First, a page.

Tuesday afternoon, Betty and I watched a couple of shows on the Discovery Channel about ship wrecks. One was about a freighter that sank because it’s hatches gave way in a storm causing her to take on water.
That brought back a memory from my time as Navigator on my Navy ship, USS WILLIAM H. STANDLEY (DLG-32).
We were headed to Vietnam for our second tour. We had gone through the Panama Canal, stopped in Pearl Harbor, and then in to Guam to take on fuel.
After Guam, we steamed into the Philippine Sea to make our approach to Subic Bay on the Island of Luzon in the Philippines.
We were aware a gale was starting in the Philippine Sea and we would have worked our way around the worst of it. Then we got a rescue radio message from the Philippines Coast Guard.
A Philippine freighter was in the midst of the Philippine Sea when the gale hit. It was carrying a shipment of logs heading North for Taiwan. This is a picture of a similar size and style of freighter.
The Philippines Coast Guard message said the freighter was sinking. It’s hatches had broken open due to the storm’s violence and it was taking on water. To make things worse, the cargo of logs had shifted causing the freighter to list which made it more likely to take on additional water.
We were told that the freighter captain’s last words to the Coast Guard were, “Oh God, save my crew.”
The law of the sea requires any ship in the area with a possibility of getting to the sinking ship should do so as soon as possible. Captain Blanks didn’t hesitate and we altered course to head to the freighter’s last known position.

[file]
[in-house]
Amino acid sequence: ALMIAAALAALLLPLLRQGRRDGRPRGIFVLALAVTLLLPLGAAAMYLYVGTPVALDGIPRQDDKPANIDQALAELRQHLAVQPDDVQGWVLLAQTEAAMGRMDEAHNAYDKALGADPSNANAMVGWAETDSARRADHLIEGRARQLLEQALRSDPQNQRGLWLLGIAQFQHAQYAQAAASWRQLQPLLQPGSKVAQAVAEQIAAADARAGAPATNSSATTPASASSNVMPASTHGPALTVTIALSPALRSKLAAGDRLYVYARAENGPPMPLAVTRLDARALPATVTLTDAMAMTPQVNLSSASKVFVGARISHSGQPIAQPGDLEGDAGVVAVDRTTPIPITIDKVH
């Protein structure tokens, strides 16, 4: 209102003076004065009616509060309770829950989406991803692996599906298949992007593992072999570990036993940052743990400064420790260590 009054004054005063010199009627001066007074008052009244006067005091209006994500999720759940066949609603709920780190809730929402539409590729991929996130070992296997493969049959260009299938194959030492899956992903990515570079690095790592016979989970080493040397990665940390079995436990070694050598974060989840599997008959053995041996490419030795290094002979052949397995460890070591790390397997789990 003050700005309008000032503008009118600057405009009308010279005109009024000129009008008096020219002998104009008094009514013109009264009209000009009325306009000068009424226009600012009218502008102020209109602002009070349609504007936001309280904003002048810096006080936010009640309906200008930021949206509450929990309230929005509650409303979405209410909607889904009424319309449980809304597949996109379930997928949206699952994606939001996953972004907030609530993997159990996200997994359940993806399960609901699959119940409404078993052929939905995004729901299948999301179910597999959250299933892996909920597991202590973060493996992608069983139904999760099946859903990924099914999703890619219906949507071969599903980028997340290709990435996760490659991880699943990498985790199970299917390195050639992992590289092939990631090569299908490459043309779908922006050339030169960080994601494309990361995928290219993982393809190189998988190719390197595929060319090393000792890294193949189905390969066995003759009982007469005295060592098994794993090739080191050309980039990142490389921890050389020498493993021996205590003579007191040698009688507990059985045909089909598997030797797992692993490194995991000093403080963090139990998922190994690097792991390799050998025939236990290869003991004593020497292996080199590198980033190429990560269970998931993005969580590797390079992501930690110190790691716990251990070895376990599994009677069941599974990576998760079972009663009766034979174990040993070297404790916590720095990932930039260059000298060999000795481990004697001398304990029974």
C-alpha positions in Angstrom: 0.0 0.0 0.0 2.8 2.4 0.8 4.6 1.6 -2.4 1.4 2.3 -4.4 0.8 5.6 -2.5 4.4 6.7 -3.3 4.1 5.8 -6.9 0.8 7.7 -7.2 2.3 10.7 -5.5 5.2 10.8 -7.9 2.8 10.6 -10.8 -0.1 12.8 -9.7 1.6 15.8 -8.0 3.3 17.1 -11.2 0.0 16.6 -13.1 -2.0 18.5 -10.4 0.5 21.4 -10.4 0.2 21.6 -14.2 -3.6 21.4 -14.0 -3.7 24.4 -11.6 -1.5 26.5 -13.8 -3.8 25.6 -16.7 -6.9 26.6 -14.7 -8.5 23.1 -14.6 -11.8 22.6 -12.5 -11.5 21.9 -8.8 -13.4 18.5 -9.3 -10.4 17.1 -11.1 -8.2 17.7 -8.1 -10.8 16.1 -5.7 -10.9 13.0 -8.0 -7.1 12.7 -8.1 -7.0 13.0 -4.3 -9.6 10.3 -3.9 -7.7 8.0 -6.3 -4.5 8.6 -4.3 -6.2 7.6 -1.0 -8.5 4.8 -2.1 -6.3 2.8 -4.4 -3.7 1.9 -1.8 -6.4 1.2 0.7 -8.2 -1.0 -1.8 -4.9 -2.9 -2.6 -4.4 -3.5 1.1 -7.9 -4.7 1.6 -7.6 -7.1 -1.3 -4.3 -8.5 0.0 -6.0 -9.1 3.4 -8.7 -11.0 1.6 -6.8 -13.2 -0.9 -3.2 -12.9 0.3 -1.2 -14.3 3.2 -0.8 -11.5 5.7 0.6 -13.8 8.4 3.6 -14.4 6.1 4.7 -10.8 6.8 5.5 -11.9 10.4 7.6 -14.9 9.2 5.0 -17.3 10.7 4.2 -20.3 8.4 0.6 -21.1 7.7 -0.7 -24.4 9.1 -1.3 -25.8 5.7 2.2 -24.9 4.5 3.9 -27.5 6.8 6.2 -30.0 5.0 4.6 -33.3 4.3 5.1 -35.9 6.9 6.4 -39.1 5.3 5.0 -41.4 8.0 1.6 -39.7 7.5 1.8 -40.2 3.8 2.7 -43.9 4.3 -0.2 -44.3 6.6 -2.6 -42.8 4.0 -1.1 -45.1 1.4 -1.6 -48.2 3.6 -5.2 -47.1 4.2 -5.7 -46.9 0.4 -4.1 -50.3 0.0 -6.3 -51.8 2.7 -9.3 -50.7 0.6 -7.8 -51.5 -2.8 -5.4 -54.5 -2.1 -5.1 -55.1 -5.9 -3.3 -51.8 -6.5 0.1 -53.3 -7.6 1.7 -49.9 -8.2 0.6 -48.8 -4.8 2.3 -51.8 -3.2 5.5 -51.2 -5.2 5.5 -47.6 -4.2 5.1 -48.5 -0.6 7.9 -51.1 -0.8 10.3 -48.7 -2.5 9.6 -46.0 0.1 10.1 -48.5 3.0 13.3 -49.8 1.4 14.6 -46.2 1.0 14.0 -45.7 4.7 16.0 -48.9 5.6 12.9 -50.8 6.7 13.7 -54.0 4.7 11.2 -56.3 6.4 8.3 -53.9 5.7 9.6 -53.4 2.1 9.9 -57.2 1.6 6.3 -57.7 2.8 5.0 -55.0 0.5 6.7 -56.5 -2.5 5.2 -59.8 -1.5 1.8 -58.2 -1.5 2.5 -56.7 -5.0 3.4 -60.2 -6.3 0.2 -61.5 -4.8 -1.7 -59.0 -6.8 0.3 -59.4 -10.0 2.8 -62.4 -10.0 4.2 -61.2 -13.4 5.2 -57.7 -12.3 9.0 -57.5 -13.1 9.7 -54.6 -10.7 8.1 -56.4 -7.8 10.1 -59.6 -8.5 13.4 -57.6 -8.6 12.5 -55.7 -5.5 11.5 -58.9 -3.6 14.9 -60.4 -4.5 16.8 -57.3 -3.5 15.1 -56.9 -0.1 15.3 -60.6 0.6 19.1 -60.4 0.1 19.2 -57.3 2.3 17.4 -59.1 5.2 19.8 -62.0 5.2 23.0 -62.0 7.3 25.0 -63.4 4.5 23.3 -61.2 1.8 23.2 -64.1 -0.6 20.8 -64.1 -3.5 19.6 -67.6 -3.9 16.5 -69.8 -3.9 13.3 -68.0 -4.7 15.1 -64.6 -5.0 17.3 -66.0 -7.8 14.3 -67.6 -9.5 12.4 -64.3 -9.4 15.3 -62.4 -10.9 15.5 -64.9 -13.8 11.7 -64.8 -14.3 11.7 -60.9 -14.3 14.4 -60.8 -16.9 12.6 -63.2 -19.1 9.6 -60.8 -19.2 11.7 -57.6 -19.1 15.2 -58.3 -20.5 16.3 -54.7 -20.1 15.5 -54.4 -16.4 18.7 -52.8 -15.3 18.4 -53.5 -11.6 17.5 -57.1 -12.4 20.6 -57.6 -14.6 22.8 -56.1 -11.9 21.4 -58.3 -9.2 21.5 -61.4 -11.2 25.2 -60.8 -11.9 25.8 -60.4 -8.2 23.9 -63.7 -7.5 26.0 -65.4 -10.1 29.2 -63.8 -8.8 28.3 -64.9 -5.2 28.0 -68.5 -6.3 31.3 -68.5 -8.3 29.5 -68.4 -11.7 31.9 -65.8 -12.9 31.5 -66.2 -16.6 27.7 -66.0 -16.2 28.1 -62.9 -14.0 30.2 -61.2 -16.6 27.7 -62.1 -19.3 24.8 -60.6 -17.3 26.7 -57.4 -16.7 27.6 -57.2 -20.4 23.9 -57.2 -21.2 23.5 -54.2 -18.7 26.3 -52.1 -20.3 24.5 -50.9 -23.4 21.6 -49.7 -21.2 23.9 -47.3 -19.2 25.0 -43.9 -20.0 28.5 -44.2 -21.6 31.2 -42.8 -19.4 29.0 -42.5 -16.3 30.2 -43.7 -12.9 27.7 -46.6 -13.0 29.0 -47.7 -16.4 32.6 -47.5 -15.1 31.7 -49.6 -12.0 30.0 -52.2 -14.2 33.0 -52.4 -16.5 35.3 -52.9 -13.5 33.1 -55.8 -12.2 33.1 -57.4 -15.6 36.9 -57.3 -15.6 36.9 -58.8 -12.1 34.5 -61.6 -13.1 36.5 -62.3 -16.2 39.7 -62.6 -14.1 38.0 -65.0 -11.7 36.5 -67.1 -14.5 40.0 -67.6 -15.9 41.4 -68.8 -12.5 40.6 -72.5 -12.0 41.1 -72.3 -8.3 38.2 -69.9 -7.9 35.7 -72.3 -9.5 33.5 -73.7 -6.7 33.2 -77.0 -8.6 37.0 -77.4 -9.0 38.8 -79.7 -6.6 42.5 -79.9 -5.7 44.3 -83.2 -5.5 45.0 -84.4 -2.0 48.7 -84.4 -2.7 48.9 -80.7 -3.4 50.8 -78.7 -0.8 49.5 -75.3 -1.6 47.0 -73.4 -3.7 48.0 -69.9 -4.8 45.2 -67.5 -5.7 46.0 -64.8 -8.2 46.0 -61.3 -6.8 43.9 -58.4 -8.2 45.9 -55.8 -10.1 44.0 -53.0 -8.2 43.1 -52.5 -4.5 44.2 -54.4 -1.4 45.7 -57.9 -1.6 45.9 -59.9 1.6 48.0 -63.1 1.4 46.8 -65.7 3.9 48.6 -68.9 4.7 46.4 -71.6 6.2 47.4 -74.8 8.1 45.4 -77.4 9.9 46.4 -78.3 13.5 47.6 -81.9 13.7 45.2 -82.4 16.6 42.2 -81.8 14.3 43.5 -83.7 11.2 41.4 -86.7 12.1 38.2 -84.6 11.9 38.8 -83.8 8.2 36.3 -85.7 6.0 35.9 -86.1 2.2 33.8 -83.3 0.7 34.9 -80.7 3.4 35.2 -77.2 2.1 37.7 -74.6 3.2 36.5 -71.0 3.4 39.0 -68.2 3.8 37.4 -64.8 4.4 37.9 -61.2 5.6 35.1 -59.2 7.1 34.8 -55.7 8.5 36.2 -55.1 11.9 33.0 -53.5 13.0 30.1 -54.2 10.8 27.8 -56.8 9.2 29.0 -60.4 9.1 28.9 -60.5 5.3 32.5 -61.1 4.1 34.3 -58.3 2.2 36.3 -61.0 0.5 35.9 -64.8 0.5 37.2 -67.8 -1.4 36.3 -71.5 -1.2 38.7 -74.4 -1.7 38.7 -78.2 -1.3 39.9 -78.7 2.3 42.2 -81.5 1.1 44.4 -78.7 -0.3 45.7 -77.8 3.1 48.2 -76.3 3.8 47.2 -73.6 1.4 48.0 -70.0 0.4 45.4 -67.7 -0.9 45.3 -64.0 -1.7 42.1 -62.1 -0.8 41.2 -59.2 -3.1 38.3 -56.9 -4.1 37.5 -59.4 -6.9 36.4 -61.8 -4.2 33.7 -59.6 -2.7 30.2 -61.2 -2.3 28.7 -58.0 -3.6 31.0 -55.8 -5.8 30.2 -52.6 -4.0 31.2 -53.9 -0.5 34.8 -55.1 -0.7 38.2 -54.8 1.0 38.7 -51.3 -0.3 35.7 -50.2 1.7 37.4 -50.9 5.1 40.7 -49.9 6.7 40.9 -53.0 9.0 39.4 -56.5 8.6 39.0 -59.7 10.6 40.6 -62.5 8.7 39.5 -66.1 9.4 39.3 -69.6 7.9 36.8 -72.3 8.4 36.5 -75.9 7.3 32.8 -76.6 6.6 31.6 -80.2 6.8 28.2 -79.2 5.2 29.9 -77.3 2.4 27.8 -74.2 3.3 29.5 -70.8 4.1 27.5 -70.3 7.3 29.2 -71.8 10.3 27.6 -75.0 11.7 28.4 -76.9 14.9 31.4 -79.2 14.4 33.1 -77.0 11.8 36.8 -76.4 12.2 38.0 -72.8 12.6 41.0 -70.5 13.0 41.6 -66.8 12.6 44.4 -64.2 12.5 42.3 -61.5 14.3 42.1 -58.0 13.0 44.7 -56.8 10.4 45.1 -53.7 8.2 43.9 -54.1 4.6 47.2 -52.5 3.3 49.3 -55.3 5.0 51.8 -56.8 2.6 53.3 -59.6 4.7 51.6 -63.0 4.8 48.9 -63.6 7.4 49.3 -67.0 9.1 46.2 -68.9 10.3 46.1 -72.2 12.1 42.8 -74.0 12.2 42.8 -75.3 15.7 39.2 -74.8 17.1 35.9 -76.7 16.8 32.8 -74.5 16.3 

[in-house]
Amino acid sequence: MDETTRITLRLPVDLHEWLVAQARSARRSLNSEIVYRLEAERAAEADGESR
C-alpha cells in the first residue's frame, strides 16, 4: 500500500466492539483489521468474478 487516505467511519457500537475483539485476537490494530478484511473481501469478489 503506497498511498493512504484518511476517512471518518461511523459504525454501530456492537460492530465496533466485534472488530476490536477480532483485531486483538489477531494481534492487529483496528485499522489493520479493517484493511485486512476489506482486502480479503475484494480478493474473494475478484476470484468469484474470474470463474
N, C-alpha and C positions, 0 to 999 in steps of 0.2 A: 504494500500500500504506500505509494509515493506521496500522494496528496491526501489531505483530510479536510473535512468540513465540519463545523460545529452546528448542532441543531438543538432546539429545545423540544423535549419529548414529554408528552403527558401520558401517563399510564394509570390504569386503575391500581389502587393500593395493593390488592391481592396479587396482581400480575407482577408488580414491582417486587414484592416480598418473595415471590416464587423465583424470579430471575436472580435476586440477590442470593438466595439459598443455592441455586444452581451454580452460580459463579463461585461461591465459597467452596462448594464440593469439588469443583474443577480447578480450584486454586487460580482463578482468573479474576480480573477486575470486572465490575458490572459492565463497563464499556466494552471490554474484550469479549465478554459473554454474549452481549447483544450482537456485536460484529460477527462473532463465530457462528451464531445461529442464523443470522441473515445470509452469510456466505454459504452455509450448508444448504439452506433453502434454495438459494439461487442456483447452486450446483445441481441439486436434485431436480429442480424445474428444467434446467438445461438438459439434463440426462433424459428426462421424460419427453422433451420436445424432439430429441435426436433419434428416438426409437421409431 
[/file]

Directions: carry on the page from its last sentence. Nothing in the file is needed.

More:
This meant sailing into the teeth of the second worse storm we encountered on that cruise. (We sailed around a typhoon in the South China Sea later on that cruise. A typhoon is a hurricane in the Pacific.)
This short video of Navy ships in storms gives you a rough idea of what we encountered. The last part of the video is a view from the ship’s bridge and there are missile launchers on the forecastle below the bridge. This would have been a ship similar to mine and I was on the bridge throughout the storm.
The bridge on the STANDLEY was 44 feet above the water so you can get an idea of how big the waves can be.
Most of the waves we sailed through in the storm were white water that crashed onto the bridge windows like in the video. However, there was one big wave that actually crashed completely over our ship. When it hit the bridge windows we were looking into green water under the white water of the wave crest. Exciting times.
After about 12 hours of plowing through waves like this we got another radio message from the Philippines Coast Guard.
It said that the freighter had made it through the storm and was sailing slowly toward Taiwan. So, ‘never mind.’
They thanked us and we resumed our course to the Philippines.
Still it makes for a good sea story.